Right out of the gate on Monday, several key companies report earnings. Among the notable firms updating investors -- First Solar (FSLR), Netflix (NFLX), Radio Shack (RSH), and Sohu.com (SOHU). Each of these companies will tell us something not only about their own businesses, but their broader sectors and sub-sectors.
Despite seeing its stock pull back from recent highs, First Solar remains one of the leaders in the alternative energy/solar space. FSLR closed down $1.25 at $137.22 on Thursday. Recent institutional buying and a large short interest could help aggressively propel the stock on solid earnings. According to Yahoo! Finance, the 40 analysts covering the stock expect First Solar to report quarterly earnings of $1.17 per share.
Netflix could provide investors with an early look at how increased competition in the online streaming wars is shaping up. Investors ran the stock up over the course of the shortened-trading week. NFLX hit a 52-week high of $252.32, before closing at $252.22 on Thursday. While analysts expect big numbers revenue- and profit-wise, they might place greater focus on whether or not the company hits its subscriber estimates or if it, uncharacteristically, provides some guidance on expenses going forward. If Netflix misses or fails to impress in some way, the shares could suffer and potentially buoy competitors ranging from Google (GOOG) to Amazon.com (AMZN) to Coinstar (CSTR).
Radio Shack faces a pivotal earnings report on Monday. Goldman Sachs raised its estimate on RSH, citing solid sales of tablets from Apple (AAPL), Research in Motion (RIMM), and Motorola (MMI). Investors have decimated shares of the Shack, sending it from a 52-week high of $24.00 to Thursday's closing price of $15.83, just a couple dollars greater than its 52-week low. While it's certainly a value play, it could just as well turn out to be a value trap.
Whenever a Chinese firm, particularly an Internet company, reports earnings, investors watch. Shares of Sohu.com have been consolidating in the mid- to upper-90's over the past couple of weeks. Clearly the stock will break one way or the other -- and probably sharply -- after earnings. Something's got to give as Sina (SINA) learned after getting hammered as the result of several bearish reports, including a Goldman Sachs downgrade that came on the heels of a Seeking Alpha article by Robert Weinstein.
Hundreds of other companies report earnings during the week, including Amazon.com (AMZN) on Tuesday. Investors did not punish Amazon shares for a glitch associated with its Amazon Web Services that took several prominent websites down on Thursday. Instead, AMZN continued its bull run, ending the day at $185.89. The run has been quite remarkable, taking the shares from a recent closing low of $160.97 on March 17th.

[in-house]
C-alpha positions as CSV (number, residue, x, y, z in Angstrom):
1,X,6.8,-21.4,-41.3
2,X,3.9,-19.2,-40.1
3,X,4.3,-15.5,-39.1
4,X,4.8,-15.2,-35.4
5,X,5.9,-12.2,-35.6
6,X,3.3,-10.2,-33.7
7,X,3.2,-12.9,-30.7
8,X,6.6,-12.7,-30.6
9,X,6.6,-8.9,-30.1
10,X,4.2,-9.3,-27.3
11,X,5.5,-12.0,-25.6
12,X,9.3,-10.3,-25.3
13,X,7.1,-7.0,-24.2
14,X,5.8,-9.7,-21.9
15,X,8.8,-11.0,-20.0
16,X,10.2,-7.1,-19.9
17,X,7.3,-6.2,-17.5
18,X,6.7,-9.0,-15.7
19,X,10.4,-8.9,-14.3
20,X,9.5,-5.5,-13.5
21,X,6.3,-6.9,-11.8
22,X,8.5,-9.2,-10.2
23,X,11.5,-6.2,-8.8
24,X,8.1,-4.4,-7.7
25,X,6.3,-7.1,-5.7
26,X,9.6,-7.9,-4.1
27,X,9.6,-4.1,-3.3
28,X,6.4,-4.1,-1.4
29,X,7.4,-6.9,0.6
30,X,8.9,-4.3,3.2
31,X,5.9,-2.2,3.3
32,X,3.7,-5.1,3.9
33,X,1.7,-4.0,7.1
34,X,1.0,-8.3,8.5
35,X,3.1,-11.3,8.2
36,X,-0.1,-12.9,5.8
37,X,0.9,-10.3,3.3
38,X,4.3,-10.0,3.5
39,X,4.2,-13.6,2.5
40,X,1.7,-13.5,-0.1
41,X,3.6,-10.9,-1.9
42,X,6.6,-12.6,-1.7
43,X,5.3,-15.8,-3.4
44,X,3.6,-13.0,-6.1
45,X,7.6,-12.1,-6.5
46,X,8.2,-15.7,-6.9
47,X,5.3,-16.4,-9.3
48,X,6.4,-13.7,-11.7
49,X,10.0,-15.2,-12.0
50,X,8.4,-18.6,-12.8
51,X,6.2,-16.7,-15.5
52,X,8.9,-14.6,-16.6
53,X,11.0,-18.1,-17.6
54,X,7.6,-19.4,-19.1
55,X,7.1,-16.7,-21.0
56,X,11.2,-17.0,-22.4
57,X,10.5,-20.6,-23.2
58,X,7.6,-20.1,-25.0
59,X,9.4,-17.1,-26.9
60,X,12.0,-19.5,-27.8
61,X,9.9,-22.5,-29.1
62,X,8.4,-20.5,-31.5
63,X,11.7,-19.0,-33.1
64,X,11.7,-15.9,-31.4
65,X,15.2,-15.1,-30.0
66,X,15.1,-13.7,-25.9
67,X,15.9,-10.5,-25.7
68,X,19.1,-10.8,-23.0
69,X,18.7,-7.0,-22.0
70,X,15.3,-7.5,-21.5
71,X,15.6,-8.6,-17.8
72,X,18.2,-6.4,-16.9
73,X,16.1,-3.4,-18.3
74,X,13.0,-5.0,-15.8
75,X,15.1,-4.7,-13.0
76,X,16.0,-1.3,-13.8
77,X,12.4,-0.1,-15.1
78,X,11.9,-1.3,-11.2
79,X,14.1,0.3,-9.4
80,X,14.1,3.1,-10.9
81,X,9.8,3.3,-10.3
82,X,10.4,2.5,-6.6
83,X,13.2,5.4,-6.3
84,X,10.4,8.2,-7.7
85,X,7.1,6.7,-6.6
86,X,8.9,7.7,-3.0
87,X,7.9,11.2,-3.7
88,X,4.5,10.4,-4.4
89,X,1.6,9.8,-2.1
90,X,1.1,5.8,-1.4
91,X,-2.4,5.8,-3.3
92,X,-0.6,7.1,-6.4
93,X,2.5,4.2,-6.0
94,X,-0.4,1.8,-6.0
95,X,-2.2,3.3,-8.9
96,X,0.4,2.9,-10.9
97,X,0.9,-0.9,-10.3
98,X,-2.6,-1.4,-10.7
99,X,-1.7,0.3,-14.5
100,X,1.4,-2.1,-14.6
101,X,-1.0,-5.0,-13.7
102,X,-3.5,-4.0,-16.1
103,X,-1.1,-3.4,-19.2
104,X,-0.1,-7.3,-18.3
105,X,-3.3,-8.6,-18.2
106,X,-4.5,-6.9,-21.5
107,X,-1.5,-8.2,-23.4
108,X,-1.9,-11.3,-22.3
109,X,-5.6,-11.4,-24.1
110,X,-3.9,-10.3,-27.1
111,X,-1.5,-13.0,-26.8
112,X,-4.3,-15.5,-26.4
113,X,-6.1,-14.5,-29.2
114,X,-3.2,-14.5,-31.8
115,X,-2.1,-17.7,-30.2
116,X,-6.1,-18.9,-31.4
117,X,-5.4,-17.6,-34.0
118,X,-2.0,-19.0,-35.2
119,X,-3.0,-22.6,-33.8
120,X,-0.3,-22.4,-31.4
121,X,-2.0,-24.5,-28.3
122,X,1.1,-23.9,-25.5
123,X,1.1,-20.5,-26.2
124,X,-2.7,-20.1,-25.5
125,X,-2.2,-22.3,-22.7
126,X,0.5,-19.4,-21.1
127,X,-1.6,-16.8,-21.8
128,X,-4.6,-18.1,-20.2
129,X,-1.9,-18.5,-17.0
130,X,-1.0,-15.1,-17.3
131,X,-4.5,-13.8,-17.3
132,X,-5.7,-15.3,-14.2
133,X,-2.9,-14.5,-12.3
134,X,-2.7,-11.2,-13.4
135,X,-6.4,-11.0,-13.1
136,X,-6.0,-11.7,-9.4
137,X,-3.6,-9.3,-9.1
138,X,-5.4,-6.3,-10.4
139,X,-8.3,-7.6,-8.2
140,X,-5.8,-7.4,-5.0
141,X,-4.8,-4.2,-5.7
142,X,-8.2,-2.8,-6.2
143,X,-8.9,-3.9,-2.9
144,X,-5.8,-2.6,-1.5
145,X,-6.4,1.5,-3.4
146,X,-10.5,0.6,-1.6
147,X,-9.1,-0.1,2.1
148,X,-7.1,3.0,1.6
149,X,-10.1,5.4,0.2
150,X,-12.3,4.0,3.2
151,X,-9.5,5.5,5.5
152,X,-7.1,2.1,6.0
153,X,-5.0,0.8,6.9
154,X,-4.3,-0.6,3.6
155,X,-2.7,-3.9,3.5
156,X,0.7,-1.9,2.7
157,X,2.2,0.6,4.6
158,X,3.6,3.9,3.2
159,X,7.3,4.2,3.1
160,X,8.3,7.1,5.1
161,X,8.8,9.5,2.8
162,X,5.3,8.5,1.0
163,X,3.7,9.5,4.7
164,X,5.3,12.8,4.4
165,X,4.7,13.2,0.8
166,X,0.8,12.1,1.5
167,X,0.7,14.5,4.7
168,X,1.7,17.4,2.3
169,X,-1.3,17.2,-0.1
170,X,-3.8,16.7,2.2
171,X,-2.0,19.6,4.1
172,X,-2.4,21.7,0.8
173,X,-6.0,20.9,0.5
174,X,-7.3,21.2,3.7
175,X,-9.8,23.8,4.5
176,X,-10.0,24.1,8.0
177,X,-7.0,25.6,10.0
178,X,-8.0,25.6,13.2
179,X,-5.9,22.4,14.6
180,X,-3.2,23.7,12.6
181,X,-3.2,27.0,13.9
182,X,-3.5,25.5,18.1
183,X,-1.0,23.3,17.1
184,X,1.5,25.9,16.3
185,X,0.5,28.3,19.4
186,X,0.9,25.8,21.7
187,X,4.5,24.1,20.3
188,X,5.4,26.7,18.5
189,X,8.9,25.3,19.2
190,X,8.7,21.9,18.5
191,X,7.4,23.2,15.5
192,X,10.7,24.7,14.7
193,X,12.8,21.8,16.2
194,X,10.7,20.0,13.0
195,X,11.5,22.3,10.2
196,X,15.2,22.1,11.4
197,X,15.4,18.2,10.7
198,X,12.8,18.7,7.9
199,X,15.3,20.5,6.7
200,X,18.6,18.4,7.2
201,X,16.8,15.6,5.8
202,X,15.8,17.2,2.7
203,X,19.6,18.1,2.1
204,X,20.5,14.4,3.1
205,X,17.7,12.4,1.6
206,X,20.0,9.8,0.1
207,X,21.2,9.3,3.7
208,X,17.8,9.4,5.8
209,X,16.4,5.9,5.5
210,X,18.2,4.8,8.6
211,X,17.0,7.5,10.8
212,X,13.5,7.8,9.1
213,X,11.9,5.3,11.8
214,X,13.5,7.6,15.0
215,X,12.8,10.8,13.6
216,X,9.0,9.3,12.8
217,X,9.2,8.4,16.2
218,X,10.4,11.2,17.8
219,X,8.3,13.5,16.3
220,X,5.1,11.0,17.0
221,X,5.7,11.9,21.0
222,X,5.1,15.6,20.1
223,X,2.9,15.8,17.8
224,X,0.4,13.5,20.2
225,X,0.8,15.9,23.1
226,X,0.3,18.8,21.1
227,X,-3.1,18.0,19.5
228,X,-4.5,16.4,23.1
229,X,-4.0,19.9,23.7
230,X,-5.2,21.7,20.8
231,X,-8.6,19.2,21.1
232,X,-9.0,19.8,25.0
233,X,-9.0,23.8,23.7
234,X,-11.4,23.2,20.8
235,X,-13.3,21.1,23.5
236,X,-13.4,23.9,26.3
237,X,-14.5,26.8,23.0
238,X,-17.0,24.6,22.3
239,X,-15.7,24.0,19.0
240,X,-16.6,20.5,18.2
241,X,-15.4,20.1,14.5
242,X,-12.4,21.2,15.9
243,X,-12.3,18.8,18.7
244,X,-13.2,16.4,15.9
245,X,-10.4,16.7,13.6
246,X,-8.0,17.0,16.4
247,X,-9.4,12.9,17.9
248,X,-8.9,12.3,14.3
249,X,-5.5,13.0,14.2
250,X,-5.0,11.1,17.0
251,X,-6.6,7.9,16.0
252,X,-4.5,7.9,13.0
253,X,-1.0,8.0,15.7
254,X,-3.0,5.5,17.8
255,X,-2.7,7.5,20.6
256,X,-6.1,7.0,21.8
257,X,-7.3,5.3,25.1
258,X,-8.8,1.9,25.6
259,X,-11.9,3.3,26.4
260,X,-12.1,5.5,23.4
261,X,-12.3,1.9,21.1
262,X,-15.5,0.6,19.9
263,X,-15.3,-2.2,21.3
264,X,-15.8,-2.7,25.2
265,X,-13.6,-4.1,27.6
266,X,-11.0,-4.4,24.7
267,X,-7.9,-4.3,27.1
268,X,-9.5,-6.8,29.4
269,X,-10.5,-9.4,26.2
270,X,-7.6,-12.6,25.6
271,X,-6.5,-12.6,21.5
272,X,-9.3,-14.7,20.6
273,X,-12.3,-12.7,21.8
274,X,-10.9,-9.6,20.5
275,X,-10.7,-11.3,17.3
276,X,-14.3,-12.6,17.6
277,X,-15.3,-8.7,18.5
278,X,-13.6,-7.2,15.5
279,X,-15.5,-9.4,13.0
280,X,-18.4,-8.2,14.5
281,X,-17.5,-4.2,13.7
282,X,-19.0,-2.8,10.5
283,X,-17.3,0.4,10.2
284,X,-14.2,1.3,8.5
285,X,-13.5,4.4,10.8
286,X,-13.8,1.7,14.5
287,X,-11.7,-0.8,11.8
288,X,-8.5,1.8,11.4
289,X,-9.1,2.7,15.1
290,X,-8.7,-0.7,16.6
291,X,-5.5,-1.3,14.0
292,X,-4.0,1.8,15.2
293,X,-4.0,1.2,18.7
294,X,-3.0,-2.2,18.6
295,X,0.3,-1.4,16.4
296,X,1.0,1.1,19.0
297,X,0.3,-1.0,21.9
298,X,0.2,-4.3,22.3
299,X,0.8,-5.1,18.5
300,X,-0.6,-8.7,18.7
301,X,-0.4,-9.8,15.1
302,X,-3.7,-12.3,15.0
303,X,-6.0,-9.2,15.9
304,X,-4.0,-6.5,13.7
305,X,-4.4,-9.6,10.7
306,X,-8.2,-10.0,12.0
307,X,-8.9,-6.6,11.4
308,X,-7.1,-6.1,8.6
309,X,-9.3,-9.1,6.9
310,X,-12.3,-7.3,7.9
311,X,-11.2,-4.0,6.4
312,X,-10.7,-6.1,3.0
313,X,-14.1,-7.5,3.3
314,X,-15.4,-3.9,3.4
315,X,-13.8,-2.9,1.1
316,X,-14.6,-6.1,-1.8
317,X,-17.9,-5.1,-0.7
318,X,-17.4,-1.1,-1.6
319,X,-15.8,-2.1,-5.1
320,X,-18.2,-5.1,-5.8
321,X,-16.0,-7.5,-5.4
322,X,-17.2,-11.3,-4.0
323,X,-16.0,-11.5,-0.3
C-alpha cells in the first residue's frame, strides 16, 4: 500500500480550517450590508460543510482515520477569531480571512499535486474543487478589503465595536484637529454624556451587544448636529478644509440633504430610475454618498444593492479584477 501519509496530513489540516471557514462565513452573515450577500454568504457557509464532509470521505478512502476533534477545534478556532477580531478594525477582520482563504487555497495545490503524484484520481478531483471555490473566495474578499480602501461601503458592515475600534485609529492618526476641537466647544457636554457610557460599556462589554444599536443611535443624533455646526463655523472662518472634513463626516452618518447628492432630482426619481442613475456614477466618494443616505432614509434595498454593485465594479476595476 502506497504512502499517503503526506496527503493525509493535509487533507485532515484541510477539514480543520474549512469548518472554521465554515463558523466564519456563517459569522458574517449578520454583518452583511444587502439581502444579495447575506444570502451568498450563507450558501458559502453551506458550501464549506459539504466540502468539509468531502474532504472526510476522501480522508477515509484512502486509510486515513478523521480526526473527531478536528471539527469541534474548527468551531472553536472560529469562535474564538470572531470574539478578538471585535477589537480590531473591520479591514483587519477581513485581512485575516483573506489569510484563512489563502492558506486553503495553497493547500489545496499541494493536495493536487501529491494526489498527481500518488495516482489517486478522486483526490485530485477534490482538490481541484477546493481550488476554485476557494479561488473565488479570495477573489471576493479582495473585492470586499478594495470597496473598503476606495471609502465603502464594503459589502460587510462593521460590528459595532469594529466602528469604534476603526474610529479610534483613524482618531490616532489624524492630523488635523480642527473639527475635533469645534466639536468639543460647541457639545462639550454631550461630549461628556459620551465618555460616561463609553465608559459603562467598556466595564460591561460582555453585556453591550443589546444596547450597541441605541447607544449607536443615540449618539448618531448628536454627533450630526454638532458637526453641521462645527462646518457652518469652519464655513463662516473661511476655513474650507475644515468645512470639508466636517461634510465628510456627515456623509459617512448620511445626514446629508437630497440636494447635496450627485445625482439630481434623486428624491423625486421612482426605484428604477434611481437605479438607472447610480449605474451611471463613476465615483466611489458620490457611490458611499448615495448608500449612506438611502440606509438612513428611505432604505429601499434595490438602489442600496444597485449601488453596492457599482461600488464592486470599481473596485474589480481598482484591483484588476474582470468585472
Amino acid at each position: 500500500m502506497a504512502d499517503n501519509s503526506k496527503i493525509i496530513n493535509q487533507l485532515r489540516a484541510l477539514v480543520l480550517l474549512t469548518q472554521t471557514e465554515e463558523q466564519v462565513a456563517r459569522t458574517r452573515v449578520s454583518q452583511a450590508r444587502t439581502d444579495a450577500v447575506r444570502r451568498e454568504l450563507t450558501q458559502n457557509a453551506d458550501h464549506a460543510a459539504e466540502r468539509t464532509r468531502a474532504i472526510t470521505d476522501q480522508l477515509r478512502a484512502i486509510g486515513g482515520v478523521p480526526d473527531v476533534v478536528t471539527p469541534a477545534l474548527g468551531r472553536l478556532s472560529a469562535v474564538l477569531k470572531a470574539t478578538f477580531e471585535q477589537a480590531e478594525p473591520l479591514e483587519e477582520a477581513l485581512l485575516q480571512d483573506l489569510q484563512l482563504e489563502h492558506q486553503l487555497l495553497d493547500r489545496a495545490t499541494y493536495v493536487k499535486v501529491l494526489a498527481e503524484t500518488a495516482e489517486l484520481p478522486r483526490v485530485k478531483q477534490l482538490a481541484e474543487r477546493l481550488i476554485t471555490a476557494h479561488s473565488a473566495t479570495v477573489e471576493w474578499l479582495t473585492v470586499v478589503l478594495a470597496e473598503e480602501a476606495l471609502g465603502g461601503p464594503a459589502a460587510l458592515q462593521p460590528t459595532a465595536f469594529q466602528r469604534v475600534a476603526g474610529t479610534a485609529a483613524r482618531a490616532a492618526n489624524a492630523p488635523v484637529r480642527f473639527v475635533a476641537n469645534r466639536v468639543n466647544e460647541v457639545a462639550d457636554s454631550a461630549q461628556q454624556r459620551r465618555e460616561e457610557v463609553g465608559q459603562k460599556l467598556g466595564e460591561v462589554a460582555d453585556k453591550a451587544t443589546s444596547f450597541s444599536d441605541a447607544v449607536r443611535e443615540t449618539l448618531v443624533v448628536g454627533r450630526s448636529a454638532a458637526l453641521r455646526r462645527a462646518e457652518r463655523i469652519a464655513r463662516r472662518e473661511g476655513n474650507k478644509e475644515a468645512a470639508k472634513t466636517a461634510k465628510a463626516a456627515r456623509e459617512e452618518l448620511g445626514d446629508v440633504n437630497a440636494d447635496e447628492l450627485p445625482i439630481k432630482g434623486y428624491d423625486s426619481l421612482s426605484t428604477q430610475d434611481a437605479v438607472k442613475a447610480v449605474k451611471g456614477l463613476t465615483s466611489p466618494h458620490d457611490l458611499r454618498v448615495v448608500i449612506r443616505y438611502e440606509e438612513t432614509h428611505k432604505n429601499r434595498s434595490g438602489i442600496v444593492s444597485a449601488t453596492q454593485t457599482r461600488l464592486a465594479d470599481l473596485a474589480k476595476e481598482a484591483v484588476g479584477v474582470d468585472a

Despite my long-term bullishness on all things Amazon, the stock concerns me around the earnings report. If the response to the company's last report serves as any indication, Jeff Bezos will need to announce that he's buying Apple for a first round draft pick and a bag of hockey pucks to trigger a seriously positive move. The street punished AMZN because of rising expenditures a few months back. These costs will go back into the business, yet the shares still tanked. And Amazon is a company with a stellar track record in terms of generating return on investment.
When I tally up what can go right and what can go wrong with Amazon's call, the wrong column simply has too many checks for me to do anything other than pop open a beer (or a cup of green tea) and listen to the call.
Privacy Concerns and Apple
Al Franken helped further the furor over news that Apple collects location information from iPhone and some iPad users and stores it on these devices as well as computers these gadget users backed up their data on. I would expect Apple to respond during the week to the questions the senator from Minnesota sent off to Steve Jobs.
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First, I am shocked that Franken could somehow manage to waste more time and perform even worse as a politician than he did as a talk radio host. The country is worse off with him in Washington and without him on Saturday Night Live. What's more annoying than Franken's headline grab, however, is what riles up Americans.
Middle America will find common ground with Franken because Apple might discover that you spend time in a pub with your girlfriend at two in the morning, yet they stand behind true encroachments on their privacy in the name of national defense. It's a non-story and, ultimately, I think Apple will prove that we should all simply read those terribly long disclaimers they make us check off when we register one of their products or use one of their services. I won't read them because, you see, I "hate freedom" so much that I am willing to give it up just so I can Tweet and Foursquare my whereabouts (and every move), voluntarily, with an iPhone.
Will McDonald's Bounce Back?
Looking at blue chip stocks these days proves interesting. At the height of bull markets, it's only natural to second guess yourself if you hold companies like McDonald's (MCD) steady in an IRA as you watch the Chipotle's (CMG) and Open Table's (OPEN) of the world reach even loftier highs.
Last week, McDonald's reported strong earnings, but the shares dropped over concern about rising costs of beef and other inputs. After a modest run-up over the last few weeks, MCD closed Thursday's session down $1.49 at $76.91. As CEO Jim Skinner noted in the confernece call the company faces near-term "headwinds," which could morph into "tailwinds" a few months down the road.
I am intrigued by the question -- Do you buy MCD on this dip and enjoy its halfway decent dividend as you wait for a rebound? Or do you put your money to work in a more exciting stock that carries not only greater upside potential, but more risk?
Disclosure: I am short NFLX via a long position in NFLX put options.